To me, this study is an excellent argument for pre-registration of research (registered as Logan et al. 2019 and accepted by Vogel 2019), as the authors did not end up cherry-picking only those results or methods that worked. The fact that some of the tests did not "work", but was still examined, added much value to the study. The current paper is a bit densely written because of the comprehensiveness of the research. Some editorial polishing would likely make for more elegant writing. However, the arguments are clear, the results novel, and the questions thoroughly examined. The results are important not only for cognitive research on birds, but are potentially valuable to any cognitive scientist. I recommend this article as excellent food for thought.
Logan CJ, McCune K, Johnson-Ulrich Z, Bergeron L, Seitz B, Blaisdell AP, Wascher CAF. (2019) Are the more flexible individuals also better at inhibition? http://corinalogan.com/Preregistrations/g_inhibition.html In principle acceptance by PCI Ecology of the version on 6 Mar 2019
Logan CJ, McCune KB, MacPherson M, Johnson-Ulrich Z, Rowney C, Seitz B, Blaisdell AP, Deffner D, Wascher CAF (2021) Are the more flexible great-tailed grackles also better at behavioral inhibition? PsyArXiv, ver. 7 peer-reviewed and recommended by Peer community in Ecology. https://doi.org/10.31234/osf.io/vpc39
Vogel E (2019) Adapting to a changing environment: advancing our understanding of the mechanisms that lead to behavioral flexibility. Peer Community in Ecology, 100016. https://doi.org/10.24072/pci.ecology.100016
|Are the more flexible great-tailed grackles also better at behavioral inhibition?||Logan CJ, McCune KB, MacPherson M, Johnson-Ulrich Z, Rowney C, Seitz B, Blaisdell AP, Deffner D, Wascher CAF||<p style="text-align: justify;">Behavioral flexibility (hereafter, flexibility) should theoretically be positively related to behavioral inhibition (hereafter, inhibition) because one should need to inhibit a previously learned behavior to change ...||Preregistrations||Aliza le Roux||2020-12-04 13:57:07||View|
27 Nov 2023
Modeling Tick Populations: An Ecological Test Case for Gradient Boosted TreesWilliam Manley, Tam Tran, Melissa Prusinski, Dustin Brisson https://doi.org/10.1101/2023.03.13.532443
Gradient Boosted Trees can deliver more than accurate ecological predictionsRecommended by Timothée Poisot based on reviews by 2 anonymous reviewers
Tick-borne diseases are an important burden on public health all over the globe, making accurate forecasts of tick population a key ingredient in a successful public health strategy. Over long time scales, tick populations can undergo complex dynamics, as they are sensitive to many non-linear effects due to the complex relationships between ticks and the relevant (numerical) features of their environment.
But luckily, capturing complex non-linear responses is a task that machine learning thrives on. In this contribution, Manley et al. (2023) explore the use of Gradient Boosted Trees to predict the distribution (presence/absence) and abundance of ticks across New York state.
This is an interesting modelling challenge in and of itself, as it looks at the same ecological question as an instance of a classification problem (presence/absence) or of a regression problem (abundance). In using the same family of algorithm for both, Manley et al. (2023) provide an interesting showcase of the versatility of these techniques. But their article goes one step further, by setting up a multi-class categorical model that estimates jointly the presence and abundance of a population. I found this part of the article particularly elegant, as it provides an intermediate modelling strategy, in between having two disconnected models for distribution and abundance, and having nested models where abundance is only predicted for the present class (see e.g. Boulangeat et al., 2012, for a great description of the later).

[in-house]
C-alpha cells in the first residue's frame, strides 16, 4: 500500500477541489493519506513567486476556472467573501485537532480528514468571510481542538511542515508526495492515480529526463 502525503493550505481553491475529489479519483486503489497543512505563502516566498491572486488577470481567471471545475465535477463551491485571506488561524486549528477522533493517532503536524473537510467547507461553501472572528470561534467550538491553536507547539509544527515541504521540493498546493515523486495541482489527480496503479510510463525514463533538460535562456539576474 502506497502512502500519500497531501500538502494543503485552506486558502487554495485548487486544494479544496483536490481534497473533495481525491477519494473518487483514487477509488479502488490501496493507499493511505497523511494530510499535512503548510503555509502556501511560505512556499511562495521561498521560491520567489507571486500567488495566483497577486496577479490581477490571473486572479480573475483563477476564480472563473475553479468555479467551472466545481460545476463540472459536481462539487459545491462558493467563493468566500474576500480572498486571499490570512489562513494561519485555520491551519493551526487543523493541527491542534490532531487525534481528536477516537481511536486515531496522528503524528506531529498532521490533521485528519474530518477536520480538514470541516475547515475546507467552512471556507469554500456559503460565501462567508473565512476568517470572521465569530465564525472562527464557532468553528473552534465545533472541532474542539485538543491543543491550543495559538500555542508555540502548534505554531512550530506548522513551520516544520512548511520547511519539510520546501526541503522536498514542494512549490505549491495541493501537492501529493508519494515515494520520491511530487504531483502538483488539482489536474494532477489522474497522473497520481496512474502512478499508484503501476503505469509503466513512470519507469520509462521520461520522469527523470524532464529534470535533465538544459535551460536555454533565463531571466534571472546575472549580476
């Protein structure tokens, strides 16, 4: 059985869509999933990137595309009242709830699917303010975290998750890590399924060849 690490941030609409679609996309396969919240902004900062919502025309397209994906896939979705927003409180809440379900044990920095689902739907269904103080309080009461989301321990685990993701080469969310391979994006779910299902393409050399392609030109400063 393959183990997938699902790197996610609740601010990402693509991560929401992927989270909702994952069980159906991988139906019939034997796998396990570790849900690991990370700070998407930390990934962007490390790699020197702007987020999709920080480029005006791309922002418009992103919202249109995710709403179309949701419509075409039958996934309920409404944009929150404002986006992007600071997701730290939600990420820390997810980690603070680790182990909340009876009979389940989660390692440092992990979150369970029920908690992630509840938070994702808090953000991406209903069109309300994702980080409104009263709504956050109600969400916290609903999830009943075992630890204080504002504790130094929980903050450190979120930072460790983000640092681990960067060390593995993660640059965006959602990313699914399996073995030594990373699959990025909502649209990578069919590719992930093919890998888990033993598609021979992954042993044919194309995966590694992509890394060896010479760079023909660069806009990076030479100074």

One thing that Manley et al. (2023) should be commended for is their focus on opening up the black box of machine learning techniques. I have never believed that ML models are more inherently opaque than other families of models, but the focus in this article on explainable machine learning shows how these models might, in fact, bring us closer to a phenomenological understanding of the mechanisms underpinning our observations.
There is also an interesting discussion in this article, on the rate of false negatives in the different models that are being benchmarked. Although model selection often comes down to optimizing the overall quality of the confusion matrix (for distribution models, anyway), depending on the type of information we seek to extract from the model, not all types of errors are created equal. If the purpose of the model is to guide actions to control vectors of human pathogens, a false negative (predicting that the vector is absent at a site where it is actually present) is a potentially more damaging outcome, as it can lead to the vector population (and therefore, potentially, transmission) increasing unchecked.
Boulangeat I, Gravel D, Thuiller W. Accounting for dispersal and biotic interactions to disentangle the drivers of species distributions and their abundances: The role of dispersal and biotic interactions in explaining species distributions and abundances. Ecol Lett. 2012;15: 584-593.
Manley W, Tran T, Prusinski M, Brisson D. (2023) Modeling tick populations: An ecological test case for gradient boosted trees. bioRxiv, 2023.03.13.532443, ver. 3 peer-reviewed and recommended by Peer Community in Ecology. https://doi.org/10.1101/2023.03.13.532443